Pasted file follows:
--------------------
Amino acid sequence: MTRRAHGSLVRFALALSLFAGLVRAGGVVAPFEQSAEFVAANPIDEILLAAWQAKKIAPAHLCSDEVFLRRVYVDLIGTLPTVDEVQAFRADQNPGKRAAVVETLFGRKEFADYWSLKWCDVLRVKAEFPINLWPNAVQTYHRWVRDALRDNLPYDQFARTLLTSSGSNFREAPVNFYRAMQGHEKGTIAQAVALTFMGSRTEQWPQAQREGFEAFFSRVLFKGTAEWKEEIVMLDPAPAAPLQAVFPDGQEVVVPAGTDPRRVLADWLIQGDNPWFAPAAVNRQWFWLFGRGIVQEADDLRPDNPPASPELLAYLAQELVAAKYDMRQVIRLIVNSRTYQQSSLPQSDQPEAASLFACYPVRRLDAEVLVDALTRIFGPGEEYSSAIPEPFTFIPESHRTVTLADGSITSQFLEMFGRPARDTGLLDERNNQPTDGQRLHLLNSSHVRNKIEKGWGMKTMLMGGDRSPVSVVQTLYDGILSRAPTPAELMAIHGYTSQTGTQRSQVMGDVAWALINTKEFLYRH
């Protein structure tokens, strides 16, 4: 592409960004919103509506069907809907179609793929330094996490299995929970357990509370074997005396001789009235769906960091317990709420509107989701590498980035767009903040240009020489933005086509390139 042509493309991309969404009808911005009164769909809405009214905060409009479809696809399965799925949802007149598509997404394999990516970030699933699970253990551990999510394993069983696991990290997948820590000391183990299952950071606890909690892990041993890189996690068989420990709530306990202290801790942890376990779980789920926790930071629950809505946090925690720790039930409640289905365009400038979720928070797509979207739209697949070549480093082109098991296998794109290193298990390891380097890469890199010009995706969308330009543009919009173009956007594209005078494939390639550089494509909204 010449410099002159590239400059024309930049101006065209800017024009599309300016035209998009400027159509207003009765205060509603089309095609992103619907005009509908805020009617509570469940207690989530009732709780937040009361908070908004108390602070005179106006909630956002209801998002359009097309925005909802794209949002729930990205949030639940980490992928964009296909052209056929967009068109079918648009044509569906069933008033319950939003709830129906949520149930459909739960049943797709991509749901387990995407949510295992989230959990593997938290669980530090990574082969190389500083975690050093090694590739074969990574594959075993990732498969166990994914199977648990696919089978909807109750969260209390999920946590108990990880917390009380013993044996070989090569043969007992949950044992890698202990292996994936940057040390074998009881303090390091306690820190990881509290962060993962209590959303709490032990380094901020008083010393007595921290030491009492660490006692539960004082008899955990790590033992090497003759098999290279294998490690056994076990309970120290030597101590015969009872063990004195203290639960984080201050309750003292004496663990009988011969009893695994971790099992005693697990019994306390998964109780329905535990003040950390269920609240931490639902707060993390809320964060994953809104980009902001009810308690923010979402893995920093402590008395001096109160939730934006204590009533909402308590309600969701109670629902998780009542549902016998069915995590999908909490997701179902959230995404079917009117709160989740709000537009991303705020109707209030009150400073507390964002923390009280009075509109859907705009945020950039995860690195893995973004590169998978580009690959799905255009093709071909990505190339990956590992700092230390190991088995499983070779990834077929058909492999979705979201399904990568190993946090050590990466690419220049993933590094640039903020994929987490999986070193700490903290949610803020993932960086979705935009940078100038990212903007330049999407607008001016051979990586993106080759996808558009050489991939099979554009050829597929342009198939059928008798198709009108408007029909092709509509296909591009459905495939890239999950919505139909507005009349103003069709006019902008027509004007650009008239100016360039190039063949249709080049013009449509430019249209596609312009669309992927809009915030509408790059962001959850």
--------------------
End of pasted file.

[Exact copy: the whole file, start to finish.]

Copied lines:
Amino acid sequence: MTRRAHGSLVRFALALSLFAGLVRAGGVVAPFEQSAEFVAANPIDEILLAAWQAKKIAPAHLCSDEVFLRRVYVDLIGTLPTVDEVQAFRADQNPGKRAAVVETLFGRKEFADYWSLKWCDVLRVKAEFPINLWPNAVQTYHRWVRDALRDNLPYDQFARTLLTSSGSNFREAPVNFYRAMQGHEKGTIAQAVALTFMGSRTEQWPQAQREGFEAFFSRVLFKGTAEWKEEIVMLDPAPAAPLQAVFPDGQEVVVPAGTDPRRVLADWLIQGDNPWFAPAAVNRQWFWLFGRGIVQEADDLRPDNPPASPELLAYLAQELVAAKYDMRQVIRLIVNSRTYQQSSLPQSDQPEAASLFACYPVRRLDAEVLVDALTRIFGPGEEYSSAIPEPFTFIPESHRTVTLADGSITSQFLEMFGRPARDTGLLDERNNQPTDGQRLHLLNSSHVRNKIEKGWGMKTMLMGGDRSPVSVVQTLYDGILSRAPTPAELMAIHGYTSQTGTQRSQVMGDVAWALINTKEFLYRH
């Protein structure tokens, strides 16, 4: 592409960004919103509506069907809907179609793929330094996490299995929970357990509370074997005396001789009235769906960091317990709420509107989701590498980035767009903040240009020489933005086509390139 042509493309991309969404009808911005009164769909809405009214905060409009479809696809399965799925949802007149598509997404394999990516970030699933699970253990551990999510394993069983696991990290997948820590000391183990299952950071606890909690892990041993890189996690068989420990709530306990202290801790942890376990779980789920926790930071629950809505946090925690720790039930409640289905365009400038979720928070797509979207739209697949070549480093082109098991296998794109290193298990390891380097890469890199010009995706969308330009543009919009173009956007594209005078494939390639550089494509909204 010449410099002159590239400059024309930049101006065209800017024009599309300016035209998009400027159509207003009765205060509603089309095609992103619907005009509908805020009617509570469940207690989530009732709780937040009361908070908004108390602070005179106006909630956002209801998002359009097309925005909802794209949002729930990205949030639940980490992928964009296909052209056929967009068109079918648009044509569906069933008033319950939003709830129906949520149930459909739960049943797709991509749901387990995407949510295992989230959990593997938290669980530090990574082969190389500083975690050093090694590739074969990574594959075993990732498969166990994914199977648990696919089978909807109750969260209390999920946590108990990880917390009380013993044996070989090569043969007992949950044992890698202990292996994936940057040390074998009881303090390091306690820190990881509290962060993962209590959303709490032990380094901020008083010393007595921290030491009492660490006692539960004082008899955990790590033992090497003759098999290279294998490690056994076990309970120290030597101590015969009872063990004195203290639960984080201050309750003292004496663990009988011969009893695994971790099992005693697990019994306390998964109780329905535990003040950390269920609240931490639902707060993390809320964060994953809104980009902001009810308690923010979402893995920093402590008395001096109160939730934006204590009533909402308590309600969701109670629902998780009542549902016998069915995590999908909490997701179902959230995404079917009117709160989740709000537009991303705020109707209030009150400073507390964002923390009280009075509109859907705009945020950039995860690195893995973004590169998978580009690959799905255009093709071909990505190339990956590992700092230390190991088995499983070779990834077929058909492999979705979201399904990568190993946090050590990466690419220049993933590094640039903020994929987490999986070193700490903290949610803020993932960086979705935009940078100038990212903007330049999407607008001016051979990586993106080759996808558009050489991939099979554009050829597929342009198939059928008798198709009108408007029909092709509509296909591009459905495939890239999950919505139909507005009349103003069709006019902008027509004007650009008239100016360039190039063949249709080049013009449509430019249209596609312009669309992927809009915030509408790059962001959850």